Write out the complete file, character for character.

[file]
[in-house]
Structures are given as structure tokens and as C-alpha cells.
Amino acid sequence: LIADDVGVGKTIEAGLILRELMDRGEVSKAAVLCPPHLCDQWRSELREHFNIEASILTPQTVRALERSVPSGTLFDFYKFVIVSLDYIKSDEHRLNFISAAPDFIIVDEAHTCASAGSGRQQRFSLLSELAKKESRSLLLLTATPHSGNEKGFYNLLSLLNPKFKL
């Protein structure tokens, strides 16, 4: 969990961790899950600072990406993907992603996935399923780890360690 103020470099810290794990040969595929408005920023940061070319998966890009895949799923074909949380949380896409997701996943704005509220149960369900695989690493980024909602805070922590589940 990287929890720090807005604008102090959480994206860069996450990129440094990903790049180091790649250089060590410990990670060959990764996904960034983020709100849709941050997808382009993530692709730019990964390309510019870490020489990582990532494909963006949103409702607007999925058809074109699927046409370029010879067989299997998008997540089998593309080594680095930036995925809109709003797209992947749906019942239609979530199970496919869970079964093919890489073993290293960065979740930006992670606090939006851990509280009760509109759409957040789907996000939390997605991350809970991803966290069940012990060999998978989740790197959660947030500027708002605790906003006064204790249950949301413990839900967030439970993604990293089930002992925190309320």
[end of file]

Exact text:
[in-house]
Structures are given as structure tokens and as C-alpha cells.
Amino acid sequence: LIADDVGVGKTIEAGLILRELMDRGEVSKAAVLCPPHLCDQWRSELREHFNIEASILTPQTVRALERSVPSGTLFDFYKFVIVSLDYIKSDEHRLNFISAAPDFIIVDEAHTCASAGSGRQQRFSLLSELAKKESRSLLLLTATPHSGNEKGFYNLLSLLNPKFKL
């Protein structure tokens, strides 16, 4: 969990961790899950600072990406993907992603996935399923780890360690 103020470099810290794990040969595929408005920023940061070319998966890009895949799923074909949380949380896409997701996943704005509220149960369900695989690493980024909602805070922590589940 990287929890720090807005604008102090959480994206860069996450990129440094990903790049180091790649250089060590410990990670060959990764996904960034983020709100849709941050997808382009993530692709730019990964390309510019870490020489990582990532494909963006949103409702607007999925058809074109699927046409370029010879067989299997998008997540089998593309080594680095930036995925809109709003797209992947749906019942239609979530199970496919869970079964093919890489073993290293960065979740930006992670606090939006851990509280009760509109759409957040789907996000939390997605991350809970991803966290069940012990060999998978989740790197959660947030500027708002605790906003006064204790249950949301413990839900967030439970993604990293089930002992925190309320």